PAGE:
on eating and training and eating and racing

Today’s workout was a 3:30 bike ride. I was starting to get just a smidge hungry and I knew that it was going to be a long ride, so  I packed up some energy gels, some bars and a whole bunch of water and hit the road. Everything was good, munched on a few bars, sucked down a couple of gels en route and cruised.

Until mile 36.

I thought I was keeping up on staying hydrated and refueling electrolytes, carbs, etc. And then I totally, totally bonked. It was a good reminder to practice more – that is, practice eating and hydrating while on the move to replace what I’m burning and sweating out. You, too, should incorporate refueling into your training program. And here’s why:

  • The cardinal rule of race day? Don’t try anything new. This goes for food and drink. If you’re planning to take advantage of the food and drinks provided on the course, and especially if you’re planning on relying solely on them, you should try them out  in advance.
  • How does it taste? Do you like the flavor? For gels and chews: What’s the consistency like? Do you like it? If you don’t like it, this is good to know ahead of time. Race day, you’ll need to consume the gel and obviously this is easier to do if it doesn’t prompt a gag reflex. If you plan on And how do you manage when the gel or fluid is warm?
  • Then there is actually practicing the act of opening and eating – for example, if you’re on your bike – can you open the package it comes in without falling or crashing? Can you eat on the run (or bike)? If not, pre-open the packages. If you’re eating chomps or chews or bars, are they too big for you to chew and keep moving? Cut them in advance so they’re more manageable on race day.
  • How does your stomach feel? It can be a delicate balance. You don’t want to eat too much because your body can only digest so much while you’re on the move. And while biking, hunched over, this can be a challenge. But you also need make sure you get enough to keep fueled.
  • How are you planning on carrying everything? Do you have the right gear? A bento box for your bike? Some kind of race belt for the run? Are you used to carrying it?

If you’re looking for more:

Competitor Magazine has an article on race day fueling here: http://running.competitor.com/2012/03/nutrition/race-fueling-made-simple_8633/1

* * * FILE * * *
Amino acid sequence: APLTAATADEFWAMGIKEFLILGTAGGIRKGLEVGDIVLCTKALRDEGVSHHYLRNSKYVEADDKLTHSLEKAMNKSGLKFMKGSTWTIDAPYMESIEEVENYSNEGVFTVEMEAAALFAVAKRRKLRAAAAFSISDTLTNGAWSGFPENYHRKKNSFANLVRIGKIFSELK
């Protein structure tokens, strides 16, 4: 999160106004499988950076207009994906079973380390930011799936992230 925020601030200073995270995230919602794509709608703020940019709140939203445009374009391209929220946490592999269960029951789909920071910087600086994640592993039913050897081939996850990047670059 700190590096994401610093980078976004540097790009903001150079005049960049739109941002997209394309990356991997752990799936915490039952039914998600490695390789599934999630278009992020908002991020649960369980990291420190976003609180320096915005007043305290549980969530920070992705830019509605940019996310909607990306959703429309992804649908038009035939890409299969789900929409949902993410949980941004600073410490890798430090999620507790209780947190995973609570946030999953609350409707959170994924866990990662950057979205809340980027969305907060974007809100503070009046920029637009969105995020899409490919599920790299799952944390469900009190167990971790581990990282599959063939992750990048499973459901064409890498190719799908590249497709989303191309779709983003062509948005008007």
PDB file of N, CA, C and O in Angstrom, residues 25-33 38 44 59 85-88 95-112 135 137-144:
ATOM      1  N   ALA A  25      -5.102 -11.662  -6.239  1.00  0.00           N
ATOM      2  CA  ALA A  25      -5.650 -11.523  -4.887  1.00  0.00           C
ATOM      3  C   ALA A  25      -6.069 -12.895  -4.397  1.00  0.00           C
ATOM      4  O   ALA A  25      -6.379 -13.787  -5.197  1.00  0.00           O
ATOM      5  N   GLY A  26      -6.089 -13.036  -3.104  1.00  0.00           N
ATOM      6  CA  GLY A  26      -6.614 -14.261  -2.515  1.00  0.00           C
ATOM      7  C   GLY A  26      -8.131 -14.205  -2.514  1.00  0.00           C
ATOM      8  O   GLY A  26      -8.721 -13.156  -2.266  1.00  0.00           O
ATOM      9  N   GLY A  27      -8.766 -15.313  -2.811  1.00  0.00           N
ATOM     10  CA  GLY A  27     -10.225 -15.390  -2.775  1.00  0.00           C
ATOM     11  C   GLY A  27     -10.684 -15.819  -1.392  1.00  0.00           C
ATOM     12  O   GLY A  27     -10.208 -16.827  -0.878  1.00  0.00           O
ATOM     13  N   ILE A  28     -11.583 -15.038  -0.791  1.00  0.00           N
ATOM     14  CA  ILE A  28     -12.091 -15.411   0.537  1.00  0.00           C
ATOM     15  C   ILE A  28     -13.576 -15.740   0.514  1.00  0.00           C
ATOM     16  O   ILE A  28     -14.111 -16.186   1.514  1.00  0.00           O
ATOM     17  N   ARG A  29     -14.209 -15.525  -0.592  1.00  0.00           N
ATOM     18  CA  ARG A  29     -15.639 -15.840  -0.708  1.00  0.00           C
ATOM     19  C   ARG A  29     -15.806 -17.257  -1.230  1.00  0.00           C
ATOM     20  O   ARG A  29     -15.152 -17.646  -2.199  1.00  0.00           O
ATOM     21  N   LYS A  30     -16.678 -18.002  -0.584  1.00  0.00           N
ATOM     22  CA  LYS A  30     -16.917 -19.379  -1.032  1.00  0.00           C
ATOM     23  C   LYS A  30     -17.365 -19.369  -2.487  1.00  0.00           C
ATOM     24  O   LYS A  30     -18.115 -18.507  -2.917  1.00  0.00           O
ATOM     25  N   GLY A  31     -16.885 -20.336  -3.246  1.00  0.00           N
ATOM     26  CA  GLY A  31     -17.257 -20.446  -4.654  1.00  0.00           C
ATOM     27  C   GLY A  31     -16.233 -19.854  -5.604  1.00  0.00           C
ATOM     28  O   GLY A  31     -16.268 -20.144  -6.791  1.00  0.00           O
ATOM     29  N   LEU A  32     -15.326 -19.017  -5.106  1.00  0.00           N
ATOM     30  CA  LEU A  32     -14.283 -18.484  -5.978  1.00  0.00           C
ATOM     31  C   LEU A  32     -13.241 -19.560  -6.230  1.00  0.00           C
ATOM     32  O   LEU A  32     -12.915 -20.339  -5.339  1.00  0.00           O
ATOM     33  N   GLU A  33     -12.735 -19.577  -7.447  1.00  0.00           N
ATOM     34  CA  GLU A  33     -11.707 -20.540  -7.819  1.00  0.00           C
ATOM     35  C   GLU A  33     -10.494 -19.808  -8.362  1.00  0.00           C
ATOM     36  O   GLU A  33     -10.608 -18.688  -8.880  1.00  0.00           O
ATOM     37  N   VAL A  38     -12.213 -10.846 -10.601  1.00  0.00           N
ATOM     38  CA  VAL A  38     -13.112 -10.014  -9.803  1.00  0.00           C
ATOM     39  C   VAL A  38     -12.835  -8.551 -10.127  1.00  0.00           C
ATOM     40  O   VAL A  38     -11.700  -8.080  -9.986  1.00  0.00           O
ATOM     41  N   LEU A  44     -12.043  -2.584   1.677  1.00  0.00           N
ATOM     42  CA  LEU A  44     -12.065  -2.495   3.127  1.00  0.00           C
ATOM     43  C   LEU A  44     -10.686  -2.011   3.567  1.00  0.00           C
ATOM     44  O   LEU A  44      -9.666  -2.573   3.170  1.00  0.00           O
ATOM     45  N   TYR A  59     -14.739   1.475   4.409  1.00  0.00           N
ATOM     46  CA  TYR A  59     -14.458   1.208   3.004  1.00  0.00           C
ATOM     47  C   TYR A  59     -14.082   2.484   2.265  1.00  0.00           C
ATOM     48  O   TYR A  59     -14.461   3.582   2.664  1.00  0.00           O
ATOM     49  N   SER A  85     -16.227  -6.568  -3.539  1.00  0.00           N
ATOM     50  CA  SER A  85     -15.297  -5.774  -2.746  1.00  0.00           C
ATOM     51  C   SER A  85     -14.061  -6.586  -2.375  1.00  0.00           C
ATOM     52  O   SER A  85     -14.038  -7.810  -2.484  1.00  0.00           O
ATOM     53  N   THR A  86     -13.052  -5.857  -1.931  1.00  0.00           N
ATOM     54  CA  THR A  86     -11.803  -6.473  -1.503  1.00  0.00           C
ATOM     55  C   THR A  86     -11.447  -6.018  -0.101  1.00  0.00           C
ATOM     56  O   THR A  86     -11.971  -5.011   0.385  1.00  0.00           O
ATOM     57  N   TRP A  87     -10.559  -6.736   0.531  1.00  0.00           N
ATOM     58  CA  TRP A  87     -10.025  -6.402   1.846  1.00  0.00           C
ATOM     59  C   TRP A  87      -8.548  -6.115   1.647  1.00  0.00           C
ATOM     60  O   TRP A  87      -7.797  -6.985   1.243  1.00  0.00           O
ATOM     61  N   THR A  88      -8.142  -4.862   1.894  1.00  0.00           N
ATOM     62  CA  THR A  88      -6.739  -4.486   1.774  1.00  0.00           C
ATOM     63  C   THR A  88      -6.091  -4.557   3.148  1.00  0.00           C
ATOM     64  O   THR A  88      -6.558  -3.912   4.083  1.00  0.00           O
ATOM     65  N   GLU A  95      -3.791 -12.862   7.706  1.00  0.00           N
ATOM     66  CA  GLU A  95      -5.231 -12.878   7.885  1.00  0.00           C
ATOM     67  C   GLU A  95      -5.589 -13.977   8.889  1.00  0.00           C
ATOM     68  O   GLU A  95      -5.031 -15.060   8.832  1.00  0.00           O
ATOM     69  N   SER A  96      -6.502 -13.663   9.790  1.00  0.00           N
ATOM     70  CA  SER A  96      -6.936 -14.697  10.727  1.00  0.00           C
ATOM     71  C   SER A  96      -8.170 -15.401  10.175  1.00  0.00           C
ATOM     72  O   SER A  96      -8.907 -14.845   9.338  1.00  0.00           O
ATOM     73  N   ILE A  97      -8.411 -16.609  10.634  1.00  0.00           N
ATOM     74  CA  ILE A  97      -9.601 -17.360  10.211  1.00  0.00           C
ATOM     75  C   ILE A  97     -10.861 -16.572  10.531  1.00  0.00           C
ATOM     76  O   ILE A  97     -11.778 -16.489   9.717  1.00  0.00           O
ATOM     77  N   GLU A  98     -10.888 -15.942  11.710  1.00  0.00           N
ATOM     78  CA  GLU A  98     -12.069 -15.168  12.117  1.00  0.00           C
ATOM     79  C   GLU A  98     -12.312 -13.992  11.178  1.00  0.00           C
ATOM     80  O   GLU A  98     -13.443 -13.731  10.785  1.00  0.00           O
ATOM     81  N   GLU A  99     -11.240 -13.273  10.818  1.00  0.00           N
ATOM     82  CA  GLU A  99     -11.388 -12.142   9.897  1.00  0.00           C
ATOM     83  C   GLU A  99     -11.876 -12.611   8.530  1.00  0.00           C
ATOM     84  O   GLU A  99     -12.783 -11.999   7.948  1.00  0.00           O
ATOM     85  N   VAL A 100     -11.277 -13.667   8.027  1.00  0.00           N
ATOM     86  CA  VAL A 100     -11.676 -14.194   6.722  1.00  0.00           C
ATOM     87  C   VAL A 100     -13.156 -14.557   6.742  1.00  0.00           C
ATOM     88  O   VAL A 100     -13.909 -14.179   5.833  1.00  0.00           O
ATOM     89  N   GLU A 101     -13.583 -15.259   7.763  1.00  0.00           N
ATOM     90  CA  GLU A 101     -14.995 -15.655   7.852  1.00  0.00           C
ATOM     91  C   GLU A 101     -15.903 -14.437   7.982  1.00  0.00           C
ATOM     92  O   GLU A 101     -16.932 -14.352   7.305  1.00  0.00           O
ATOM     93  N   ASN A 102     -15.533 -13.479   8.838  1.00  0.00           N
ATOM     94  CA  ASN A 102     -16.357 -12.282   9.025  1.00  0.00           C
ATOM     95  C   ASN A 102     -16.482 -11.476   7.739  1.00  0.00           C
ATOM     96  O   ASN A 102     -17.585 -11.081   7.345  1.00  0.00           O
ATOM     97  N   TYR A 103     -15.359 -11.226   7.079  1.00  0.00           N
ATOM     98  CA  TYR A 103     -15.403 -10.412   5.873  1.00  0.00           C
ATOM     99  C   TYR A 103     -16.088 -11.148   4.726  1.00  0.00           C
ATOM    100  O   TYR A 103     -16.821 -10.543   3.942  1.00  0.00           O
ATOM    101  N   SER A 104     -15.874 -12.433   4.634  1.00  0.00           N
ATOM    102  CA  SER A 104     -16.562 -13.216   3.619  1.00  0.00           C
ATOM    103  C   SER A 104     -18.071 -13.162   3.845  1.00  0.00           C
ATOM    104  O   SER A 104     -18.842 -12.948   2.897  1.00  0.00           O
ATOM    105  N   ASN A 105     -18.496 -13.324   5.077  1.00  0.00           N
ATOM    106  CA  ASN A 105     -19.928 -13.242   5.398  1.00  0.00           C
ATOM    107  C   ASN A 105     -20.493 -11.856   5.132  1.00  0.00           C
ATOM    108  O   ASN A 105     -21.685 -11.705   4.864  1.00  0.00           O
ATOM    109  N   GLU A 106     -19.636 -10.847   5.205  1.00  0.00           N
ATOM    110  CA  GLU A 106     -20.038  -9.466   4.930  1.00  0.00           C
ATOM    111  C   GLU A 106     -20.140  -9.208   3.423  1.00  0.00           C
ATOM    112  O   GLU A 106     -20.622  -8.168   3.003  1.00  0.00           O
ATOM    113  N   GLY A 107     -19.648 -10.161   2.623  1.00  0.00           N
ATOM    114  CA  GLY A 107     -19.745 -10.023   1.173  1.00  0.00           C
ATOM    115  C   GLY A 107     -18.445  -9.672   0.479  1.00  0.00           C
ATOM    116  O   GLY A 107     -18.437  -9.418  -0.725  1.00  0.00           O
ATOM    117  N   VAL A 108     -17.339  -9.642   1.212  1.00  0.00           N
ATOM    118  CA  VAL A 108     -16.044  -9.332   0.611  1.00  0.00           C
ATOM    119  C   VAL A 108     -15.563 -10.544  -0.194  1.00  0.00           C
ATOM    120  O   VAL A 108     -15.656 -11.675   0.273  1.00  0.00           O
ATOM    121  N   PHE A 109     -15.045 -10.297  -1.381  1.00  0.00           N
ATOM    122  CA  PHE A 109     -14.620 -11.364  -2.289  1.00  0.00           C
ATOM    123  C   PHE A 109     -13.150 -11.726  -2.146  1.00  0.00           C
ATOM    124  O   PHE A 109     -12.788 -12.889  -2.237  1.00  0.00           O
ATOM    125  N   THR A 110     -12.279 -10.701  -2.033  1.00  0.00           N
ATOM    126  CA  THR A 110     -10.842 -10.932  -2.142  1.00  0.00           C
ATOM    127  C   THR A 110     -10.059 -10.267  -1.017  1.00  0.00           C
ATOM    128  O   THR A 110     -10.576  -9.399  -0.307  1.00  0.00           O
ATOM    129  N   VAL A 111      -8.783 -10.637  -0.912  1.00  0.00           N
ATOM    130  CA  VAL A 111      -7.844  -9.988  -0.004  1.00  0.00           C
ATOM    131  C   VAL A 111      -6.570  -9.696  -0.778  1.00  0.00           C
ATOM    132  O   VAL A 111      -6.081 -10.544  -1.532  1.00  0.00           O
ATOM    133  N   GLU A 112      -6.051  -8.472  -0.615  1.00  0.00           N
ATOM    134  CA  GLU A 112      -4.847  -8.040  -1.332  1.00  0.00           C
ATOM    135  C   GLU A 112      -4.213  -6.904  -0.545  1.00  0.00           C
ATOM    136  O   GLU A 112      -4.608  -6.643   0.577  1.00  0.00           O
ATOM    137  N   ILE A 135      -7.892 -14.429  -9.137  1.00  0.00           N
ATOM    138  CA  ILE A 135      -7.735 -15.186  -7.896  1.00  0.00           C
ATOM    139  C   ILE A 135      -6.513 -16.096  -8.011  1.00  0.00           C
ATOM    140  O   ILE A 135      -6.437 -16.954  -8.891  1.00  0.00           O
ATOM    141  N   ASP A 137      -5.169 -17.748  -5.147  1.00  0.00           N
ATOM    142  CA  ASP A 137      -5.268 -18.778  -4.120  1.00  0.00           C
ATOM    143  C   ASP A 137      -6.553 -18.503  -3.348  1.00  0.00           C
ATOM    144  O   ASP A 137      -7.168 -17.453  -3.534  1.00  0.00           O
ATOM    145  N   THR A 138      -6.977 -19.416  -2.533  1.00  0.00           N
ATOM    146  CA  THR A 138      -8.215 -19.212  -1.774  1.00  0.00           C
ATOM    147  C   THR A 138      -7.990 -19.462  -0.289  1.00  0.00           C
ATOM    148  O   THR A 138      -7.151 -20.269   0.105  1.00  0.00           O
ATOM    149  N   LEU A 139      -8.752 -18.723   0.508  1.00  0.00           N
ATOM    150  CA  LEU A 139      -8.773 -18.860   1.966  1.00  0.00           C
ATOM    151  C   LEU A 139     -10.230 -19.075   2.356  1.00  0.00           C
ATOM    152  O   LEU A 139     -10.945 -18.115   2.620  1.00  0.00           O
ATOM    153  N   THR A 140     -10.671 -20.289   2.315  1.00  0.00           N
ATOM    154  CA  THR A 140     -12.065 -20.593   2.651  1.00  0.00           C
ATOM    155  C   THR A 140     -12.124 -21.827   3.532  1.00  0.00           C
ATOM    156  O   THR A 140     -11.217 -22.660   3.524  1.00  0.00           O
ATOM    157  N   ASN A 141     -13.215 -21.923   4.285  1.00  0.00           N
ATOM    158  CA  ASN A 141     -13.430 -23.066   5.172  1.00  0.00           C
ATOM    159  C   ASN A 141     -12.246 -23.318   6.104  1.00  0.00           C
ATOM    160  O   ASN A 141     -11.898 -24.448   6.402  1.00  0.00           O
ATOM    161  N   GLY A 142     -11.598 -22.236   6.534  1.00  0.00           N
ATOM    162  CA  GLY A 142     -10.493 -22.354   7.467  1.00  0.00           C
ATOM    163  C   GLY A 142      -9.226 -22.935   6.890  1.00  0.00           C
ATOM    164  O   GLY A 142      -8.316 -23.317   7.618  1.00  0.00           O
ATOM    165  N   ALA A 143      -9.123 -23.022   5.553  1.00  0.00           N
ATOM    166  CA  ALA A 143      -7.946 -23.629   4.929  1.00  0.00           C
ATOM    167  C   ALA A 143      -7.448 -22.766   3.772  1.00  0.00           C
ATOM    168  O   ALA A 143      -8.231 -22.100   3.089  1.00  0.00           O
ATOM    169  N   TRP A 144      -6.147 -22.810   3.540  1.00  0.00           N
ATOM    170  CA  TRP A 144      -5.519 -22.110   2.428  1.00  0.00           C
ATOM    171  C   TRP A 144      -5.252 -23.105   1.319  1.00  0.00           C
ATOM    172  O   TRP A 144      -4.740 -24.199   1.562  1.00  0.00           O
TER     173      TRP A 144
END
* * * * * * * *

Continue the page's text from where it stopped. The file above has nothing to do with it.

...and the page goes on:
Active.com also has a useful article here: http://www.active.com/running/Articles/Fueling_for_peak_marathon_performance.htm

And of course, Runners’ World has a whole slew of articles on hydration and refueling here: http://www.runnersworld.com/topic/0,7122,s6-242-302-0-0,00.html

 

Happy training and here’s to no more bonking!

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3 thoughts on “on eating and training and eating and racing

  1. I did a 50 mile ride today and tried something different. Instead of just the sweet gels and liquids, I had boiled and mashed some sweet potato. I put it in a Ziploc sandwich bag and folded it over a small plastic spoon. Sweet potato has a very high glycemic value andand can be made a bit saltier if you wish. I’m going to experiment a bit and use some coconut milk to make it a bit creamier and possibly use both table salt as well as salt substitute which has potassium chloride so that way we’ll get some sodium and potassium in it as well. It’s an experiment in progress.

    • Interesting idea – do you take an off-bike break to eat it? I would never think to do that (I’m not usually that creative), though I am always looking for alternatives to the sweet gels and liquids… after a season of training, they all start to taste the same and I’m always tired of that taste by the end of it all. Would love to hear how the experiment goes!

      • Yes, I ate it during a break. I’d like to find some long thin plastic bags I could fill with my own mixtures. I’m tempted to by a package of those frozen ice pops (like Otetr-Pops) and refill them and seal them. This way I may be able to eat them on the fly. It’s a pretty low priority project, though.

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